Filmmaker Joshua Oppenheimer spent over eight years making his Oscar nominated documentary The Act of Killing. In one of the most surreal films to hit theaters in years, Indonesian death squad leaders who carried out hundreds of murders during the "Communist" purge in the 1960's re-enact their crimes as if they're acting in a Hollywood movie. Oppenheimer talks with Kim Masters about how these elaborately staged re-enactments emerged naturally from interviews with the killers who bragged about how they killed. Although Oppenheimer's film didn't get a conventional theatrical release in Indonesia, he did mount a grassroots release that's resulted in thousands of screenings and has prompted the media in that country to break a long-held silence on this tragic history.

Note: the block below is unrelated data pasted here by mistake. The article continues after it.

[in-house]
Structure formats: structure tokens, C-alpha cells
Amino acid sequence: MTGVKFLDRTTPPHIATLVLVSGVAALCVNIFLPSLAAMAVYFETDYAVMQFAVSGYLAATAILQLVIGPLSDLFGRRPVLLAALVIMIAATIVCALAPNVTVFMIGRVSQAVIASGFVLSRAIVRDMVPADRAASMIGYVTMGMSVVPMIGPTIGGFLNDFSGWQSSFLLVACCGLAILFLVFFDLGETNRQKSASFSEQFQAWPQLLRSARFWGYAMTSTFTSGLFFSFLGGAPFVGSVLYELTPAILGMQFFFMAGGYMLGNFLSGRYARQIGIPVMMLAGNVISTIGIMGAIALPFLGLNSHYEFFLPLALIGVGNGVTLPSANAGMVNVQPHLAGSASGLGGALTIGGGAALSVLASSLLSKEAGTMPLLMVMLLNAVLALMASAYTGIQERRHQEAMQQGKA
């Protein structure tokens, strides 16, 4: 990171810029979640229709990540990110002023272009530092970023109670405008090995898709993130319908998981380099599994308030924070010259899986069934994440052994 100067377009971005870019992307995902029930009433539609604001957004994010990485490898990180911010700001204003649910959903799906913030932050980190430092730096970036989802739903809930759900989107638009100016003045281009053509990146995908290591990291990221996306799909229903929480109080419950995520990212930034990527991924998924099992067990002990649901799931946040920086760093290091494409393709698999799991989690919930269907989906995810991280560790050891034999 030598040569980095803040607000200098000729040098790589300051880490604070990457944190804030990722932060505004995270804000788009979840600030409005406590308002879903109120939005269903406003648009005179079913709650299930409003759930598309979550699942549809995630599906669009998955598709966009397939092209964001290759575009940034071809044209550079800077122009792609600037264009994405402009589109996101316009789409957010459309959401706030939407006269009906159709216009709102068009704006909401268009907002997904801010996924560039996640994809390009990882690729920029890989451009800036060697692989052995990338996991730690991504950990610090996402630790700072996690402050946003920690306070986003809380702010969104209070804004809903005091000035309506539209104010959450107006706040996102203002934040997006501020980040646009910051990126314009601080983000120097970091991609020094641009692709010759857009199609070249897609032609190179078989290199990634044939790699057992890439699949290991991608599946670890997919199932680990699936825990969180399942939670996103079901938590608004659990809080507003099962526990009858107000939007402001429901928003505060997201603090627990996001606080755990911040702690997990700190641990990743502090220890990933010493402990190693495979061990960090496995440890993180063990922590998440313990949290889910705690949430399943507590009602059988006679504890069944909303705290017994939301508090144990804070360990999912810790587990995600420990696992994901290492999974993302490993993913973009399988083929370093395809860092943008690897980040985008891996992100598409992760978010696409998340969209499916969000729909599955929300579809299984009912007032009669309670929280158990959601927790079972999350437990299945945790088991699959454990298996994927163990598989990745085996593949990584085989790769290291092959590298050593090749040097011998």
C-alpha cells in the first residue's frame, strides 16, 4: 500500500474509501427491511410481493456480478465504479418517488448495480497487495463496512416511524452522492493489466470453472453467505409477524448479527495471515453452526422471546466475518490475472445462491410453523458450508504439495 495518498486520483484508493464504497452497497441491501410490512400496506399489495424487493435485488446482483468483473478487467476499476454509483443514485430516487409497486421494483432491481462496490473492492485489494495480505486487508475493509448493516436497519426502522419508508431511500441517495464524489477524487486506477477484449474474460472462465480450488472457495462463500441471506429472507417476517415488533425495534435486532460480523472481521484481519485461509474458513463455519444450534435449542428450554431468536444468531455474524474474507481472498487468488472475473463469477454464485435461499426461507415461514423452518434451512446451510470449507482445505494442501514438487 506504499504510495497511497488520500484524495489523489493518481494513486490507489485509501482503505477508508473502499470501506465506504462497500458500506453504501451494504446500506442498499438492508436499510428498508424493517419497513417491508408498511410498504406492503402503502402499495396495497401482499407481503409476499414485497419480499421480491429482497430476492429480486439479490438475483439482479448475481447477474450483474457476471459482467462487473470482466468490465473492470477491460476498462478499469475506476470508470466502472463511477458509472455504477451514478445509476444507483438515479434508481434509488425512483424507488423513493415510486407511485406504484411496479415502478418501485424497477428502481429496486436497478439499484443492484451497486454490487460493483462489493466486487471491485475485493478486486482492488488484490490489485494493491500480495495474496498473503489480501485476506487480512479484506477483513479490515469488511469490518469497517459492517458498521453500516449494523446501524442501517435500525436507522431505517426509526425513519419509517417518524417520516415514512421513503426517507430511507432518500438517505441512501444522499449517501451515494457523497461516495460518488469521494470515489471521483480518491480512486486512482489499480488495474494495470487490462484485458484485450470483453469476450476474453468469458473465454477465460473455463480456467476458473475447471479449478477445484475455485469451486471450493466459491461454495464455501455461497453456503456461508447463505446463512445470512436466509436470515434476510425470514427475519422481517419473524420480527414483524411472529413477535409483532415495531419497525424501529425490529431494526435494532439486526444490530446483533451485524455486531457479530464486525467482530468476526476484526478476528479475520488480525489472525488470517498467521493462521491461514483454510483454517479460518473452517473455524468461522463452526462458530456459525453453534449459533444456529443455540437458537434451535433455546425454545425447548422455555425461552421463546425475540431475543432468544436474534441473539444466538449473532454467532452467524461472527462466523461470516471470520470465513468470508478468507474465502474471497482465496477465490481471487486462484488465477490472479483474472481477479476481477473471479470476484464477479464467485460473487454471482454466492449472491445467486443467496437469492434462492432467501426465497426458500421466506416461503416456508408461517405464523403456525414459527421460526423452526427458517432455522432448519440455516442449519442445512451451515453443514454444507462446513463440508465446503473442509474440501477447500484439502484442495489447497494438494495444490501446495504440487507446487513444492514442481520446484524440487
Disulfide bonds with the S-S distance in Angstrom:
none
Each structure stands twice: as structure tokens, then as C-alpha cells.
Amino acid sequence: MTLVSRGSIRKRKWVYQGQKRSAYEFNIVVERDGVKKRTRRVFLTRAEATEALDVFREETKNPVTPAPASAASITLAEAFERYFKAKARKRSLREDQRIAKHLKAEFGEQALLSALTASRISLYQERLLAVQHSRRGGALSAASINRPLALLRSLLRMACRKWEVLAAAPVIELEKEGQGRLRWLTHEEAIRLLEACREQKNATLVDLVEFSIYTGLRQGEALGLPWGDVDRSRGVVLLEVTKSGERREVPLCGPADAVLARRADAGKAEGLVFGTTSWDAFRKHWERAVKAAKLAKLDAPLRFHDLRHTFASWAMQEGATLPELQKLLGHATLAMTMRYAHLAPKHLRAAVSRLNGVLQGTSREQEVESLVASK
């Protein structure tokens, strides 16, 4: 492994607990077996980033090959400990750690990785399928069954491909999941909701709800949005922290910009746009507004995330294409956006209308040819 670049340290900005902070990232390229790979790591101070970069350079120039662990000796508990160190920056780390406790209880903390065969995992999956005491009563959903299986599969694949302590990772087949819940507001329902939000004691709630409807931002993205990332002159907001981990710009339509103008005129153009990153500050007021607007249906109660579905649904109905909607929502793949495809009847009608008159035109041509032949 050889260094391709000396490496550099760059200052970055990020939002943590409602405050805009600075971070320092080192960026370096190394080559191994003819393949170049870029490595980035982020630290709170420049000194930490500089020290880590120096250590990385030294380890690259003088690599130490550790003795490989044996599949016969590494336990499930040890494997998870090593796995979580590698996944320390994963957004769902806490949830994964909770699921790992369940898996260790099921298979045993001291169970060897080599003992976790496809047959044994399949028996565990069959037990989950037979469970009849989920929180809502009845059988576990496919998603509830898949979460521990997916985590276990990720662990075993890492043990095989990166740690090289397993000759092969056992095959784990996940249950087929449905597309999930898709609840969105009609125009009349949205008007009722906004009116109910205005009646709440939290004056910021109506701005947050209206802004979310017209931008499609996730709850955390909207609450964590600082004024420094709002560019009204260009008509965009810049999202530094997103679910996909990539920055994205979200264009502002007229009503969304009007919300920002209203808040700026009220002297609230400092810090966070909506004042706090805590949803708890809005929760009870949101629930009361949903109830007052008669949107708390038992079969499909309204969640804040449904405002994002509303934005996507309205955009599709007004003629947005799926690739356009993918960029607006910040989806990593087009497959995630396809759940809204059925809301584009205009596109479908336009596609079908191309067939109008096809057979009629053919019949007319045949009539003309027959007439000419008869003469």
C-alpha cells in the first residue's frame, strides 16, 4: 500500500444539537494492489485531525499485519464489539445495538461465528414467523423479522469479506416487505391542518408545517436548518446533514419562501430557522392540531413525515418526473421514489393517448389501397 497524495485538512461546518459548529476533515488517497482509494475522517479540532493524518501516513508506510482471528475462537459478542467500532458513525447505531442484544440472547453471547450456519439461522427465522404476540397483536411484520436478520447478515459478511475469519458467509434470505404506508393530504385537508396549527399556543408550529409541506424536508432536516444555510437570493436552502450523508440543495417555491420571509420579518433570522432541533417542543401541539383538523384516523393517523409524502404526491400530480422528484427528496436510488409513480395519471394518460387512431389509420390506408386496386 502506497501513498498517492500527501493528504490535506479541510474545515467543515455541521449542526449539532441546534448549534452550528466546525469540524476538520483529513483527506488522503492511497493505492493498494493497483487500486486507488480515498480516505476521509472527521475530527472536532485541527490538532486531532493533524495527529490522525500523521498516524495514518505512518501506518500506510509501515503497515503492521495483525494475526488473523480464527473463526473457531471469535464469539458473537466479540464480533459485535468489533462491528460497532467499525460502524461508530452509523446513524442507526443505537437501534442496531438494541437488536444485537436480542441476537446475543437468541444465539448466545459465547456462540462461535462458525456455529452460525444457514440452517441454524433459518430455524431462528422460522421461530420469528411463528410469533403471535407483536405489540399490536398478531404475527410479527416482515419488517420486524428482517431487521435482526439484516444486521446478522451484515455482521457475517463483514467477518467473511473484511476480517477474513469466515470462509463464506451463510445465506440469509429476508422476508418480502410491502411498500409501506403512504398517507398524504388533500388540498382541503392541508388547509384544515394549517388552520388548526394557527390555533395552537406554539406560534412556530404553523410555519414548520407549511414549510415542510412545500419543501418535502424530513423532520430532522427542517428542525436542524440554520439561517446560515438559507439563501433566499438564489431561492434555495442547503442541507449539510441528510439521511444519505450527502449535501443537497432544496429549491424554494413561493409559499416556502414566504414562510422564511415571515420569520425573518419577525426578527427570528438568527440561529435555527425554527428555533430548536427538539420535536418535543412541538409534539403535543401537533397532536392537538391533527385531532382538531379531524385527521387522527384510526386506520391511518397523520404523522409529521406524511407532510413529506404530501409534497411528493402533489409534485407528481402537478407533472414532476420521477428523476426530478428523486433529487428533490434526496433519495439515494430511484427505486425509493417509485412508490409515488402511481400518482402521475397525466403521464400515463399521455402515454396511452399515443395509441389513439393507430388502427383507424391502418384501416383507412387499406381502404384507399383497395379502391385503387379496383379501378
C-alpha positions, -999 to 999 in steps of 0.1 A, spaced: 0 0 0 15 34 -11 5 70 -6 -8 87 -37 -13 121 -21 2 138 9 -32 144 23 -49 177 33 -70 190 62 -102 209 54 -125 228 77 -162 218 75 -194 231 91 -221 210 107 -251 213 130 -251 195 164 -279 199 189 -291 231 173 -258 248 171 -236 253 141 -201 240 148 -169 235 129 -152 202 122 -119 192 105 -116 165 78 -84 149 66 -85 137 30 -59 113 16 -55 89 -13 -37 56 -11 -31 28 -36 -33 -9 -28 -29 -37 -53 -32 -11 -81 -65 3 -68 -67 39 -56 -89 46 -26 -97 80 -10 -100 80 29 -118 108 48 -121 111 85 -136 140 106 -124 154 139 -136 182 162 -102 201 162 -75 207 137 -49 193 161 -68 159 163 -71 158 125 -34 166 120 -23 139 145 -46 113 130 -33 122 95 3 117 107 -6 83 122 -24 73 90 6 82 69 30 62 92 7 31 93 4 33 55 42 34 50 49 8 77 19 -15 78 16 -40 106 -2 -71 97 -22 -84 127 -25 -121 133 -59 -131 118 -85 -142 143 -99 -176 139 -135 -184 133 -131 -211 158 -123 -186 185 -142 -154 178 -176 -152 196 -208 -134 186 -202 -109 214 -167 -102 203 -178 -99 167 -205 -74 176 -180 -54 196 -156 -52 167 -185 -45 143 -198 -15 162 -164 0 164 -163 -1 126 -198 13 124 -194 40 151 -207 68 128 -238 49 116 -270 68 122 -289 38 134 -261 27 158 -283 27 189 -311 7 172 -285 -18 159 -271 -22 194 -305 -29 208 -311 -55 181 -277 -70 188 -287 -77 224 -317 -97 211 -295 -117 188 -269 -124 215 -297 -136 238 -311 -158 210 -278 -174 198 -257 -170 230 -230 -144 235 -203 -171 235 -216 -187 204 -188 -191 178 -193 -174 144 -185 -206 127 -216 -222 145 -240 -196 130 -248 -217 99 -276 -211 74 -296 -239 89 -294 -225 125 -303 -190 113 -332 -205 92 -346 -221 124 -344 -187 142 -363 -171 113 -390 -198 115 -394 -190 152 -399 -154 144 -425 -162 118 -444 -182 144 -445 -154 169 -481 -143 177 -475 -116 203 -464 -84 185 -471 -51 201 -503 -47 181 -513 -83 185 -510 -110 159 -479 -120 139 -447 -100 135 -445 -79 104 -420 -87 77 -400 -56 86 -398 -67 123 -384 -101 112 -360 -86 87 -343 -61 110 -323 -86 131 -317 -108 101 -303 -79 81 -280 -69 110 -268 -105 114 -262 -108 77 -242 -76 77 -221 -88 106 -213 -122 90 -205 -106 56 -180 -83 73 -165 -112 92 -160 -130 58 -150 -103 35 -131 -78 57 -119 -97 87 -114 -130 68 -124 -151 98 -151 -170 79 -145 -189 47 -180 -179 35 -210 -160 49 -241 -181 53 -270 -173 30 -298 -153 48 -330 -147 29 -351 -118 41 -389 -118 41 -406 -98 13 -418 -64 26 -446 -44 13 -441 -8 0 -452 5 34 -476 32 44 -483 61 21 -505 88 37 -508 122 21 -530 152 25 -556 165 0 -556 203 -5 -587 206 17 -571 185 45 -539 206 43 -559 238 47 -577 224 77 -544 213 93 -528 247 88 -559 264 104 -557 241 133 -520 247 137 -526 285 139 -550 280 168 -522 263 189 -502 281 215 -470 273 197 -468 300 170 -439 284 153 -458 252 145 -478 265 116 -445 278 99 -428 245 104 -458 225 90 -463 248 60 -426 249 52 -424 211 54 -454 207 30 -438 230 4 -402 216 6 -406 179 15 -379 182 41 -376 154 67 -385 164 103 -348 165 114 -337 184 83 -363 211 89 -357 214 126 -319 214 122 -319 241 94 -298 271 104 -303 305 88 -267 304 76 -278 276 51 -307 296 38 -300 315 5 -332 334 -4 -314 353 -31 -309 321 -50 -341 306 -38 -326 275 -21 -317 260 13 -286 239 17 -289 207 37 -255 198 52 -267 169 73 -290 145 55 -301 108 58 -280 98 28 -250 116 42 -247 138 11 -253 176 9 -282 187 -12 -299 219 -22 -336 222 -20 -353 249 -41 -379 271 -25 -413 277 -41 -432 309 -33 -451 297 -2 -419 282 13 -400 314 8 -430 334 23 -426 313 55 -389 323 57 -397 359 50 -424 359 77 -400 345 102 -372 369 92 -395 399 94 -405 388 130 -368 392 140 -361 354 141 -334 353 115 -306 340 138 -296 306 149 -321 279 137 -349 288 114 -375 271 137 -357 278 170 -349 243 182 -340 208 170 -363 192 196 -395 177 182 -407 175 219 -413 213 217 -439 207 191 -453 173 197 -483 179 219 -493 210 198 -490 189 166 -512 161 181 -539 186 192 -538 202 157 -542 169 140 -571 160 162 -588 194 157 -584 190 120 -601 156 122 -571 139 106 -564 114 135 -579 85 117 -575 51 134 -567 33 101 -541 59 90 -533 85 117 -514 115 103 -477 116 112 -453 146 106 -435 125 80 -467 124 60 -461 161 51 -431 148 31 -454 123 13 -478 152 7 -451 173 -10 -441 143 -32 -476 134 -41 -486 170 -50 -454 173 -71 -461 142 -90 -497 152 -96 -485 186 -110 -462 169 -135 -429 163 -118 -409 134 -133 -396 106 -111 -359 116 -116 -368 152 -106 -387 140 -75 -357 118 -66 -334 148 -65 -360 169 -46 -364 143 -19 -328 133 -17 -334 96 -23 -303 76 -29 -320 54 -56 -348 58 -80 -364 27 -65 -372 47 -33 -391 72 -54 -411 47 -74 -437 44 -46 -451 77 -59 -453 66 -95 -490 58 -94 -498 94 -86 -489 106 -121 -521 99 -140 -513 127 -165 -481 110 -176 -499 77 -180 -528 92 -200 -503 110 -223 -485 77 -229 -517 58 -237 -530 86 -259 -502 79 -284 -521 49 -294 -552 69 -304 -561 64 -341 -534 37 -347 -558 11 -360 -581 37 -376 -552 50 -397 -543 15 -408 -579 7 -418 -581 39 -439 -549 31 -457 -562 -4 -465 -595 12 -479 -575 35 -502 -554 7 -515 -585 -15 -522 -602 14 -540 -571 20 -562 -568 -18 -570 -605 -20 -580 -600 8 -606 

Joshua Oppenheimer, courtesy of Drafthouse Films